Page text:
Differential proteome analysis of tonsils from children with chronic tonsillitis or with hyperplasia reveals disease-associated protein expression differences
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A proteomic approach has been used to establish a proteome map and differentiate between the protein composition of tonsils from patients with chronic tonsillitis (CT) and that of tonsils with hyperplasia (HPL). Two-dimensional gel analysis was performed with material from four patients with HPL and five patients with CT. An average of approximately 600 spots were detected in each gel. A total of 127 different proteins were identified in 158 spots analyzed by mass spectrometry. Our study revealed disease-associated differences between protein abundance for two protein spots, an HSP27 isoform and UMP-CMP kinase. Both protein spots were more abundant in the CT group. HSP27 ELISA was performed for 32 patients, 12 belonging to the HPL group and 20 to the CT group. ELISA could not be used to differentiate HSP27 isoforms nor to distinguish CT from HPL. HSP27 was found to migrate to two further protein spots in the 2D gels. The differently expressed HSP27 isoform migrated as the most acidic of all the HSP27 isoforms detected, indicating the highest degree of phosphorylation. The sum of all three HSP27 abundances in the gels from the CT group was not different from that of the HPL group, consistent with the ELISA results. Our results suggest that phosphorylation differences caused the observed migration differences of HSP27. Together with the UMP-CMP kinase abundance differences, we conclude that kinase and/or phosphatase activity are different in CT and HPL.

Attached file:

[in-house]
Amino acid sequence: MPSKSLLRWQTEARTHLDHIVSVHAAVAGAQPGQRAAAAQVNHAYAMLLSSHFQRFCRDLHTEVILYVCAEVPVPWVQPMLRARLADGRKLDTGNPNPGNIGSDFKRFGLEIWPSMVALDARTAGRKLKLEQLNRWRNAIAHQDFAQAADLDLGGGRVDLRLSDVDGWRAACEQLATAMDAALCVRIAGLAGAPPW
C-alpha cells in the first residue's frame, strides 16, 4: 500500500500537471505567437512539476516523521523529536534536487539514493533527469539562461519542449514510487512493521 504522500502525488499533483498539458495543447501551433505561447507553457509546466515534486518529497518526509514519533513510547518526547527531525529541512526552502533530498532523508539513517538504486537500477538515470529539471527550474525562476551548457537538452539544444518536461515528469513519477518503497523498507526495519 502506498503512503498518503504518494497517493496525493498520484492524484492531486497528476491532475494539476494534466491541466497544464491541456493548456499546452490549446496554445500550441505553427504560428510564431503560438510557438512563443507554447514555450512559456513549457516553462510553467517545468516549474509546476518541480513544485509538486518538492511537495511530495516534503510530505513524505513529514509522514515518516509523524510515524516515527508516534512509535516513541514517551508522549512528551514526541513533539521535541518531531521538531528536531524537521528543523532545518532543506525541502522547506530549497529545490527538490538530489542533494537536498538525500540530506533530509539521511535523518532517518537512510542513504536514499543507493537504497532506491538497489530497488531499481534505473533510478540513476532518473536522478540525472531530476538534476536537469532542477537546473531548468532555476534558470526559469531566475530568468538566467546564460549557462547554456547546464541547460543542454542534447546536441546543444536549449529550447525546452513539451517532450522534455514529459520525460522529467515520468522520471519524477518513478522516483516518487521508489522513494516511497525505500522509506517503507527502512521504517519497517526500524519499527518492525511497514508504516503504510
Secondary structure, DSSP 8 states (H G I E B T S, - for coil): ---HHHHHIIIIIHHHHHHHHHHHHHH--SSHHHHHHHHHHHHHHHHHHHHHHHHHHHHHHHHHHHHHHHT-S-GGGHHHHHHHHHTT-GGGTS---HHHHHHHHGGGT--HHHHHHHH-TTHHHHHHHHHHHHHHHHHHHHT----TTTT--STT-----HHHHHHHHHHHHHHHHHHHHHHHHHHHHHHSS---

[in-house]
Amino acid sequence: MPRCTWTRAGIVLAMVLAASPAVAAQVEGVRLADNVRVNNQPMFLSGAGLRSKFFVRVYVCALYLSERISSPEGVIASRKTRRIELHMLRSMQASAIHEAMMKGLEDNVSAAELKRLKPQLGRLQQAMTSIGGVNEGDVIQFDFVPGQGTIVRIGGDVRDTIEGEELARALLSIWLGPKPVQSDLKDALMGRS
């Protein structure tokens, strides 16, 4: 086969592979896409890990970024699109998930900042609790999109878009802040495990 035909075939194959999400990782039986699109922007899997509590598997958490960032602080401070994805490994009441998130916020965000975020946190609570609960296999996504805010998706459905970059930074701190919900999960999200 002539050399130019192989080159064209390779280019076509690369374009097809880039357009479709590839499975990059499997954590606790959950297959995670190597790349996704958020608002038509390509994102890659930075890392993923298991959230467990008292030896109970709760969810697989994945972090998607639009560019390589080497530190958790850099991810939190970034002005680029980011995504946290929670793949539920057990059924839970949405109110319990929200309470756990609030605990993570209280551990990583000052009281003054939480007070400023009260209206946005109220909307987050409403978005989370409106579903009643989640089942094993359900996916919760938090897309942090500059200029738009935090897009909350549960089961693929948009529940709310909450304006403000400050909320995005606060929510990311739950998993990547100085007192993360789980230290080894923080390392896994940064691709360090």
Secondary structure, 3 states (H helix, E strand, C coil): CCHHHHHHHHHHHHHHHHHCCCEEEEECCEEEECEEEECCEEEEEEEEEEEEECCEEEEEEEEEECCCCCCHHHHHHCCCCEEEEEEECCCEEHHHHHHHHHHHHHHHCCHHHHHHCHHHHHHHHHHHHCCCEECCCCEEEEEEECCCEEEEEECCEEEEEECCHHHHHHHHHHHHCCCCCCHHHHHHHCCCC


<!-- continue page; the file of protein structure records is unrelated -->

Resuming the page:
KeywordsTonsil hyperplasia Recurrent/chronic tonsillitis Proteomics Mass spectrometry MALDI-MS HSP27 Phosphorylation
Two-dimensional gel electrophoresis
Antistreptolysin titer O
Heat-shock protein 27
Matrix-assisted laser desorption/ionization
Sodium dodecylsulfate polyacrylamide gel electrophoresis
Time-of-flight mass spectrometry
This work was supported by grants from the University of Rostock and the “Fonds der Chemischen Industrie” to MOG. The authors express their gratitude to Professor Dr H. Nizze of the Institute for Pathology from the University of Rostock. M. Sieb is acknowledged for excellent technical assistance and Mr M. Kreutzer for valuable help with image analysis and quantitative evaluation.